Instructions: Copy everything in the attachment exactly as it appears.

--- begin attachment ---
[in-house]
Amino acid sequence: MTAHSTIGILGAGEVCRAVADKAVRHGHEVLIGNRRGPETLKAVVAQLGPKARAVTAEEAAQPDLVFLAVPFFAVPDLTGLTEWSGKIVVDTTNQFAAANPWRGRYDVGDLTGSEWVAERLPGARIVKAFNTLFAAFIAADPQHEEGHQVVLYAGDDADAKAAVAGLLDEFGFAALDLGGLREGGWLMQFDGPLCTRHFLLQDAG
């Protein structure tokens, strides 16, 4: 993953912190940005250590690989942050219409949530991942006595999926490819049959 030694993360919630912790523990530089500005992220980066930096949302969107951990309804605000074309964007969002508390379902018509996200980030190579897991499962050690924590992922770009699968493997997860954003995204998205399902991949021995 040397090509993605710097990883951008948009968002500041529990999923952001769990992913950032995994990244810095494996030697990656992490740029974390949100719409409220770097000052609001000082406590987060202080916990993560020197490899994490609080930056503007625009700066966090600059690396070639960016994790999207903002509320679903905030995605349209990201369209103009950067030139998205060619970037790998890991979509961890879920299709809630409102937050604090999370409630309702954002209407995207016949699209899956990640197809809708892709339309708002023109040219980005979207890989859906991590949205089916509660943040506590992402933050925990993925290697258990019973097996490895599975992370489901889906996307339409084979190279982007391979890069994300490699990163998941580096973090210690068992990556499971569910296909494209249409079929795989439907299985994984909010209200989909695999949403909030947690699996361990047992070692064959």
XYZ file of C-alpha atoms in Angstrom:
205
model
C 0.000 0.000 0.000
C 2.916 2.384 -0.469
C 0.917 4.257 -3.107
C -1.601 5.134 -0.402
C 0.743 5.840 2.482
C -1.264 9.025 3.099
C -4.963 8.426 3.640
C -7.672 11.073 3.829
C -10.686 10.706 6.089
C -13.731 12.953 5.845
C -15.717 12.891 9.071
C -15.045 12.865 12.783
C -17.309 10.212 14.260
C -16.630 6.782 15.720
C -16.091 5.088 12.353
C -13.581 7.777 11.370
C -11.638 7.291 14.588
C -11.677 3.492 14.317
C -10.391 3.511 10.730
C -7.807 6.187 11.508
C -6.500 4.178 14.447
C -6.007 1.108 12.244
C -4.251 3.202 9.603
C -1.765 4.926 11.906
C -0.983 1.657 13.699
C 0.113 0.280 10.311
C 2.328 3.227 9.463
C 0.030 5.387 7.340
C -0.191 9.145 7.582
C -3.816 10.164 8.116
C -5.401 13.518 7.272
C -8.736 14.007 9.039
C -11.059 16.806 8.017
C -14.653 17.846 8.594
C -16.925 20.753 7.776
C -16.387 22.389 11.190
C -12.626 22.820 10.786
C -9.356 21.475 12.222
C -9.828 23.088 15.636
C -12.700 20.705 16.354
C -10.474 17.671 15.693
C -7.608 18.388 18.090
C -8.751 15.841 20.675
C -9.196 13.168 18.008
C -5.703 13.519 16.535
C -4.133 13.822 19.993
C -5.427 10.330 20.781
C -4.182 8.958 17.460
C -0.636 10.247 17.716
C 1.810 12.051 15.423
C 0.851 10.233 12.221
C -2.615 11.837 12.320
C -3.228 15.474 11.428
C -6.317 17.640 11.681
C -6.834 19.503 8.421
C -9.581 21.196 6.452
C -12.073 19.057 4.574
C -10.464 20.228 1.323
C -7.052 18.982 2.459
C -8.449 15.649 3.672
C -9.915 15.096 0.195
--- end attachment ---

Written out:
[in-house]
Amino acid sequence: MTAHSTIGILGAGEVCRAVADKAVRHGHEVLIGNRRGPETLKAVVAQLGPKARAVTAEEAAQPDLVFLAVPFFAVPDLTGLTEWSGKIVVDTTNQFAAANPWRGRYDVGDLTGSEWVAERLPGARIVKAFNTLFAAFIAADPQHEEGHQVVLYAGDDADAKAAVAGLLDEFGFAALDLGGLREGGWLMQFDGPLCTRHFLLQDAG
């Protein structure tokens, strides 16, 4: 993953912190940005250590690989942050219409949530991942006595999926490819049959 030694993360919630912790523990530089500005992220980066930096949302969107951990309804605000074309964007969002508390379902018509996200980030190579897991499962050690924590992922770009699968493997997860954003995204998205399902991949021995 040397090509993605710097990883951008948009968002500041529990999923952001769990992913950032995994990244810095494996030697990656992490740029974390949100719409409220770097000052609001000082406590987060202080916990993560020197490899994490609080930056503007625009700066966090600059690396070639960016994790999207903002509320679903905030995605349209990201369209103009950067030139998205060619970037790998890991979509961890879920299709809630409102937050604090999370409630309702954002209407995207016949699209899956990640197809809708892709339309708002023109040219980005979207890989859906991590949205089916509660943040506590992402933050925990993925290697258990019973097996490895599975992370489901889906996307339409084979190279982007391979890069994300490699990163998941580096973090210690068992990556499971569910296909494209249409079929795989439907299985994984909010209200989909695999949403909030947690699996361990047992070692064959």
XYZ file of C-alpha atoms in Angstrom:
205
model
C 0.000 0.000 0.000
C 2.916 2.384 -0.469
C 0.917 4.257 -3.107
C -1.601 5.134 -0.402
C 0.743 5.840 2.482
C -1.264 9.025 3.099
C -4.963 8.426 3.640
C -7.672 11.073 3.829
C -10.686 10.706 6.089
C -13.731 12.953 5.845
C -15.717 12.891 9.071
C -15.045 12.865 12.783
C -17.309 10.212 14.260
C -16.630 6.782 15.720
C -16.091 5.088 12.353
C -13.581 7.777 11.370
C -11.638 7.291 14.588
C -11.677 3.492 14.317
C -10.391 3.511 10.730
C -7.807 6.187 11.508
C -6.500 4.178 14.447
C -6.007 1.108 12.244
C -4.251 3.202 9.603
C -1.765 4.926 11.906
C -0.983 1.657 13.699
C 0.113 0.280 10.311
C 2.328 3.227 9.463
C 0.030 5.387 7.340
C -0.191 9.145 7.582
C -3.816 10.164 8.116
C -5.401 13.518 7.272
C -8.736 14.007 9.039
C -11.059 16.806 8.017
C -14.653 17.846 8.594
C -16.925 20.753 7.776
C -16.387 22.389 11.190
C -12.626 22.820 10.786
C -9.356 21.475 12.222
C -9.828 23.088 15.636
C -12.700 20.705 16.354
C -10.474 17.671 15.693
C -7.608 18.388 18.090
C -8.751 15.841 20.675
C -9.196 13.168 18.008
C -5.703 13.519 16.535
C -4.133 13.822 19.993
C -5.427 10.330 20.781
C -4.182 8.958 17.460
C -0.636 10.247 17.716
C 1.810 12.051 15.423
C 0.851 10.233 12.221
C -2.615 11.837 12.320
C -3.228 15.474 11.428
C -6.317 17.640 11.681
C -6.834 19.503 8.421
C -9.581 21.196 6.452
C -12.073 19.057 4.574
C -10.464 20.228 1.323
C -7.052 18.982 2.459
C -8.449 15.649 3.672
C -9.915 15.096 0.195